"Every star that is not too massive ends up as a white dwarf, so they are very common. We were interested in whether tidal disruption can bring this stellar corpse to life again," said Rosswog, the first author of the paper.

A white dwarf can explode as a "type Ia" supernova if it accumulates enough mass by siphoning matter away from a companion star. When it reaches a critical mass (about 1.4 times the mass of the Sun), the white dwarf collapses and explodes. Astronomers use these type Ia supernovae as "standard candles" for cosmic distance measurements because their brightness evolves over time in a predictable manner.

The new paper* describes a distinctly different mechanism for igniting a white dwarf, in which tidal disruption by a black hole causes drastic compression of the stellar material. The white dwarf is flattened into a pancake shape aligned in the plane of its orbit around the black hole. As each section of the star is squeezed through a point of maximum compression, the extreme pressure causes a sharp increase in temperatures, which triggers explosive burning.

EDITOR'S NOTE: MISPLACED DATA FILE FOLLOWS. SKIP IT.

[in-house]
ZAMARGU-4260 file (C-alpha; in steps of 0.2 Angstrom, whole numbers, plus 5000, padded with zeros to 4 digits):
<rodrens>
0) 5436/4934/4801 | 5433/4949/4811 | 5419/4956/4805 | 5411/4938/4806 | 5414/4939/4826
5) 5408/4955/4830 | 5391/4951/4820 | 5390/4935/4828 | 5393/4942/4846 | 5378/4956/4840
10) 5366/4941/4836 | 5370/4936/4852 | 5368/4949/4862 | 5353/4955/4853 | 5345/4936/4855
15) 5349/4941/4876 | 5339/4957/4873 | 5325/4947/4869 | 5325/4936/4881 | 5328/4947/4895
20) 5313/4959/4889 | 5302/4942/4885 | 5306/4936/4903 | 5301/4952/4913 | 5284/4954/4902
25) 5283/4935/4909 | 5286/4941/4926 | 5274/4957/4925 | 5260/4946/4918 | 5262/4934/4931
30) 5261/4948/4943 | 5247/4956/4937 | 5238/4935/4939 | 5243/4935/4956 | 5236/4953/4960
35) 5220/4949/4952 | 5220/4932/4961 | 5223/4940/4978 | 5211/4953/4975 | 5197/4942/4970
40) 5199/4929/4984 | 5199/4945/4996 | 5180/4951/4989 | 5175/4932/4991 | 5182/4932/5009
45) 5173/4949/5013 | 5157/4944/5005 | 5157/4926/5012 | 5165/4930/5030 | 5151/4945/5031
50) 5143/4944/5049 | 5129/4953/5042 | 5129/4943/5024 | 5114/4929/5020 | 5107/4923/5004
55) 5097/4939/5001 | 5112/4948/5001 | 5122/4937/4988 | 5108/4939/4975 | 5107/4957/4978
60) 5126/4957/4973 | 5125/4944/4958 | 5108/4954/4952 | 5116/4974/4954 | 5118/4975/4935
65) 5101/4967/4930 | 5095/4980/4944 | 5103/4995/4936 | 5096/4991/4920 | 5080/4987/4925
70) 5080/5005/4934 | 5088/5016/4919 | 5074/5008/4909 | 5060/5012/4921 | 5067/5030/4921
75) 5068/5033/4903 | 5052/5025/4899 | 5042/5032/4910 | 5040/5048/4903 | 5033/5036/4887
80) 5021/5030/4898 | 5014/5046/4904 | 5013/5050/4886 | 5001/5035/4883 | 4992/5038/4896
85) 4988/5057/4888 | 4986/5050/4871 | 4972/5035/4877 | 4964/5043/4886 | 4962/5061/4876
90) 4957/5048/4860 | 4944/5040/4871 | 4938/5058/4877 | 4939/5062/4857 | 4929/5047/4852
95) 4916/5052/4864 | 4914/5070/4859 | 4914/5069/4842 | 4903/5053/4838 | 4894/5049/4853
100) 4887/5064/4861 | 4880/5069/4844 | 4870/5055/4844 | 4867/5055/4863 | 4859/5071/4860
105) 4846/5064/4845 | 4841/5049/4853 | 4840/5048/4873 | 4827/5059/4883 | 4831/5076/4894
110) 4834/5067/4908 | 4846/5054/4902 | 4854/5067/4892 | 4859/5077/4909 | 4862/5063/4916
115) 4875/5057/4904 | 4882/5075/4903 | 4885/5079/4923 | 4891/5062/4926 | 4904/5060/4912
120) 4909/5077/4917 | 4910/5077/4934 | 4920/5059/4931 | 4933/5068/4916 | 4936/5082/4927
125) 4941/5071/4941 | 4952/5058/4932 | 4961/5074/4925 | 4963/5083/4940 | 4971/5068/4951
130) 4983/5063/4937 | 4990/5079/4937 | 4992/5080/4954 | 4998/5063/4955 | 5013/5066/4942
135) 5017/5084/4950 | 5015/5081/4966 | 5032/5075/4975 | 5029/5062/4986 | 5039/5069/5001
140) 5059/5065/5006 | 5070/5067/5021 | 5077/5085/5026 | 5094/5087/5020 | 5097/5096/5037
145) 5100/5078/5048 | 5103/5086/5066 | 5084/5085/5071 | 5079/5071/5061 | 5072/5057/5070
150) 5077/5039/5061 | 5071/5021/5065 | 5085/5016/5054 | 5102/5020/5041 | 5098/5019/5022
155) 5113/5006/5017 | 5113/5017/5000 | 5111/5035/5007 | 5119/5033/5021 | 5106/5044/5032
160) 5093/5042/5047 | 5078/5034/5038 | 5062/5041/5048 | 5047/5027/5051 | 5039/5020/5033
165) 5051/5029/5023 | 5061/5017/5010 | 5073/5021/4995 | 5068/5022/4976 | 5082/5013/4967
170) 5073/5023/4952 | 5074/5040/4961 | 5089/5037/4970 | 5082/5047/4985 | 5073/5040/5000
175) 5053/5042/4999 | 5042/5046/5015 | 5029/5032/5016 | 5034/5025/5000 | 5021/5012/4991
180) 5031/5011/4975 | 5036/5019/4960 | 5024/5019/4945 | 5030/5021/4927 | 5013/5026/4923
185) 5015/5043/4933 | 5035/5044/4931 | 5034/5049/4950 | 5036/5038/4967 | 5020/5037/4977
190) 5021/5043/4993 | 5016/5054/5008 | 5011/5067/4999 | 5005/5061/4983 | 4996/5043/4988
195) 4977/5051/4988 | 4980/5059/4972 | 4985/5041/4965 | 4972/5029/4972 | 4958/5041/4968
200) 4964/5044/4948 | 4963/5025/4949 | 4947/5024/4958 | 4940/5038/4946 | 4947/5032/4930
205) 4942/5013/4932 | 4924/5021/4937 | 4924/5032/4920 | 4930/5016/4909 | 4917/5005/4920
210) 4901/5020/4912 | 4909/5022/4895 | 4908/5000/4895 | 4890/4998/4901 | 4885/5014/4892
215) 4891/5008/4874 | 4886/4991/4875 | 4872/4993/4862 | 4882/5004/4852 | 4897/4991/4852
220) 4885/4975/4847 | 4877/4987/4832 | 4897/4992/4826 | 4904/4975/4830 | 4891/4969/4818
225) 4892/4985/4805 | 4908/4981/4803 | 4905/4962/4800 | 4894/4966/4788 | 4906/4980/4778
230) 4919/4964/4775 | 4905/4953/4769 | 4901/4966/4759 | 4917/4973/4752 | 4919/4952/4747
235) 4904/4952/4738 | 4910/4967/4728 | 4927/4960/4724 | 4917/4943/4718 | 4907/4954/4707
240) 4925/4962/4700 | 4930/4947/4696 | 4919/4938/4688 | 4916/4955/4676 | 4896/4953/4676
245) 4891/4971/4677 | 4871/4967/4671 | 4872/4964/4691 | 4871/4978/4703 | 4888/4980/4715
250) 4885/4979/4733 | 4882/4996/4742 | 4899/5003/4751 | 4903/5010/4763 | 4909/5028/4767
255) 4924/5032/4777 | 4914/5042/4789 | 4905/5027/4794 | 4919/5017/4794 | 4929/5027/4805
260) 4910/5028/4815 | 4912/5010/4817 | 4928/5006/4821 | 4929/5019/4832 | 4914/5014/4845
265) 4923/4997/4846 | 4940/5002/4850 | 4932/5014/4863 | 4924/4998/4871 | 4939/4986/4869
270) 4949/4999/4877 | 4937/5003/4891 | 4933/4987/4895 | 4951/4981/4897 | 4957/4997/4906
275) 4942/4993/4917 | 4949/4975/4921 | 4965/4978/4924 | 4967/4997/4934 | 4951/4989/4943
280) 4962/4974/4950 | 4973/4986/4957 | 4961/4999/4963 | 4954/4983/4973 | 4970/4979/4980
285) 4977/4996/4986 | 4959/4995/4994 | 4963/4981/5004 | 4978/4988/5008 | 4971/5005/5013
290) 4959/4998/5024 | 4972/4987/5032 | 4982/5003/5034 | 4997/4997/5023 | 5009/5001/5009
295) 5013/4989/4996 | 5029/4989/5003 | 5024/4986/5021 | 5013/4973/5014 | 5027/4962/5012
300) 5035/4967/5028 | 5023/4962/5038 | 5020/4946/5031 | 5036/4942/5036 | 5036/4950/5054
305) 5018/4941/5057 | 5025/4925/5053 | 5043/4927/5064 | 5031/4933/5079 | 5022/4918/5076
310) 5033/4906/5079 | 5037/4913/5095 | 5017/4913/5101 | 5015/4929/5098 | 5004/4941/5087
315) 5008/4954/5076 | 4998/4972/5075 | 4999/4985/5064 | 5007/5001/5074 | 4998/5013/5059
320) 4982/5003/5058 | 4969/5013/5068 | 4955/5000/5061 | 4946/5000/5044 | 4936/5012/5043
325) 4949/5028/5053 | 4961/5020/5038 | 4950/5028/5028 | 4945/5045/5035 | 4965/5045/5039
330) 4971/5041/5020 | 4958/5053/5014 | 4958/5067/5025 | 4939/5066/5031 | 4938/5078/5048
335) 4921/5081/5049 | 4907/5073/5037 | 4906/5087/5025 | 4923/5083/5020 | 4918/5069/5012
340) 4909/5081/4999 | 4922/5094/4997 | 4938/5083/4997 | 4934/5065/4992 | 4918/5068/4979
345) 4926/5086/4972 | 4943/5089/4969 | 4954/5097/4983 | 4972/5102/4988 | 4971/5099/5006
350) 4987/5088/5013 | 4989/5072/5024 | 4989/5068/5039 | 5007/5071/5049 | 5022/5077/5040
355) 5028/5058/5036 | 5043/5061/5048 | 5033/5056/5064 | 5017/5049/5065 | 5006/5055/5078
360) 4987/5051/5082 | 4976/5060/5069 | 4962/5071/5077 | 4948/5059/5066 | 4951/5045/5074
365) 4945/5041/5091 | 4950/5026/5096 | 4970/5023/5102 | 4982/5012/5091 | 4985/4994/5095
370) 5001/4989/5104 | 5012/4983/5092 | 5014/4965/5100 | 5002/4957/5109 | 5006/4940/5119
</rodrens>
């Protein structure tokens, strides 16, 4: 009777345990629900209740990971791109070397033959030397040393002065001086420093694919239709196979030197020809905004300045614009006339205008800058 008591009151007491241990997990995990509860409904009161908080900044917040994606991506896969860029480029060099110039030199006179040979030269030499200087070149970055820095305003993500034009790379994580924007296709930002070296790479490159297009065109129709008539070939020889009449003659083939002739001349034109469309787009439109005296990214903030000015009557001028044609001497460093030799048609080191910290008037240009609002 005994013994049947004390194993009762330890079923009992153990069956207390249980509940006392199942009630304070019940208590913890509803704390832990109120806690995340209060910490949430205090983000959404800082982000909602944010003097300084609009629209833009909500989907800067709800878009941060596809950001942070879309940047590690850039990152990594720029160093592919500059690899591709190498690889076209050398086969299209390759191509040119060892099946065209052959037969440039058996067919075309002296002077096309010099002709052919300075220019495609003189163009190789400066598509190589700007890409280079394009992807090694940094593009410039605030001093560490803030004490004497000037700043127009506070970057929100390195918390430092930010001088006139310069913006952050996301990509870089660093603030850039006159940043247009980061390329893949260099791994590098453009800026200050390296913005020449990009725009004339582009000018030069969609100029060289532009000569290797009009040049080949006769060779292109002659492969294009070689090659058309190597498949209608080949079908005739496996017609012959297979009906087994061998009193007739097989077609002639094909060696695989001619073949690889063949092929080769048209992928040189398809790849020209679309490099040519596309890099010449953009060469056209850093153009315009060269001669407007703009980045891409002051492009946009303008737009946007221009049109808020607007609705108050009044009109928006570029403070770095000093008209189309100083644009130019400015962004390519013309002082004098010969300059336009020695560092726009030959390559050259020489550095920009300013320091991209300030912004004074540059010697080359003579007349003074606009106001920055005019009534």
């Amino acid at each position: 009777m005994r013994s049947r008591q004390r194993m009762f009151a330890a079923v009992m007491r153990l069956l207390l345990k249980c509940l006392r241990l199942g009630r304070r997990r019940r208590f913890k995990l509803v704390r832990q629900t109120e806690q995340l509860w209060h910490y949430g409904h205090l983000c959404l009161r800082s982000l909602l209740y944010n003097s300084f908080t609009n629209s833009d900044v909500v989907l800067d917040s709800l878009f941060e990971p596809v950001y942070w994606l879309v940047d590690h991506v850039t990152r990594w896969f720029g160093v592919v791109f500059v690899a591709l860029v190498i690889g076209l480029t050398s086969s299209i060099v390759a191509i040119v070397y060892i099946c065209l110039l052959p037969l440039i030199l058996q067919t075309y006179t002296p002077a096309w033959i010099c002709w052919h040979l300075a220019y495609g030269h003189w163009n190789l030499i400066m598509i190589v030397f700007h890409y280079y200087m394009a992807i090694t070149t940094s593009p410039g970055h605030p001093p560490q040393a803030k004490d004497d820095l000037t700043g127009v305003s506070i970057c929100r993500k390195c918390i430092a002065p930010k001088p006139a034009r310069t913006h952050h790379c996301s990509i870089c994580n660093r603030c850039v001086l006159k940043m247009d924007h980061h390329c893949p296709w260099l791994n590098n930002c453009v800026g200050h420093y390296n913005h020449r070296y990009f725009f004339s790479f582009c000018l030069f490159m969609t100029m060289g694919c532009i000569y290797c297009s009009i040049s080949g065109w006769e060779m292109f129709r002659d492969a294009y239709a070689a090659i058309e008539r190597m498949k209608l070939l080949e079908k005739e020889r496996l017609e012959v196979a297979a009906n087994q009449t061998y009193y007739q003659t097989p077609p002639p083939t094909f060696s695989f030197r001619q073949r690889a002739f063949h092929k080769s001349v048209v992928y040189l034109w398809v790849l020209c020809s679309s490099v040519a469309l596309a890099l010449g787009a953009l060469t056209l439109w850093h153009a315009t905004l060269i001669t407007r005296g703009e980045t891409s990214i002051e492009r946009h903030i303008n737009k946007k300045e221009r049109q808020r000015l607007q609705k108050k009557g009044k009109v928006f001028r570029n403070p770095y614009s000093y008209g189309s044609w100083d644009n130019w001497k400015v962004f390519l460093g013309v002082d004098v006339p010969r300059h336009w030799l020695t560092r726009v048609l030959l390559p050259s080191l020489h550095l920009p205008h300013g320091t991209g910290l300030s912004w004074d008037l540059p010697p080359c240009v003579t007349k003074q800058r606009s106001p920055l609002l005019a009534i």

The explosion ejects more than half of the debris from the disrupted star, while the rest of the stellar material falls into the black hole. The infalling material forms a luminous accretion disk that emits x-rays and should be detectable by the Chandra X-ray Observatory, the researchers said.

"This is a new mechanism for ignition of a white dwarf that results in a very different type of supernova than the standard type Ia, and it is followed by an x-ray source," Ramirez-Ruiz said.

He estimated that this type of event would occur about 100 times less frequently than the standard type Ia supernovae, but should be detectable by future surveys designed to observe large numbers of supernovae. The Large Synoptic Survey Telescope (LSST), planned for completion in 2013, is expected to discover hundreds of thousands of type Ia supernovae per year.

"These exotic creatures will start showing up in the data from the LSST," Ramirez-Ruiz said. "We want to predict the light curves so we can look for them in the survey data."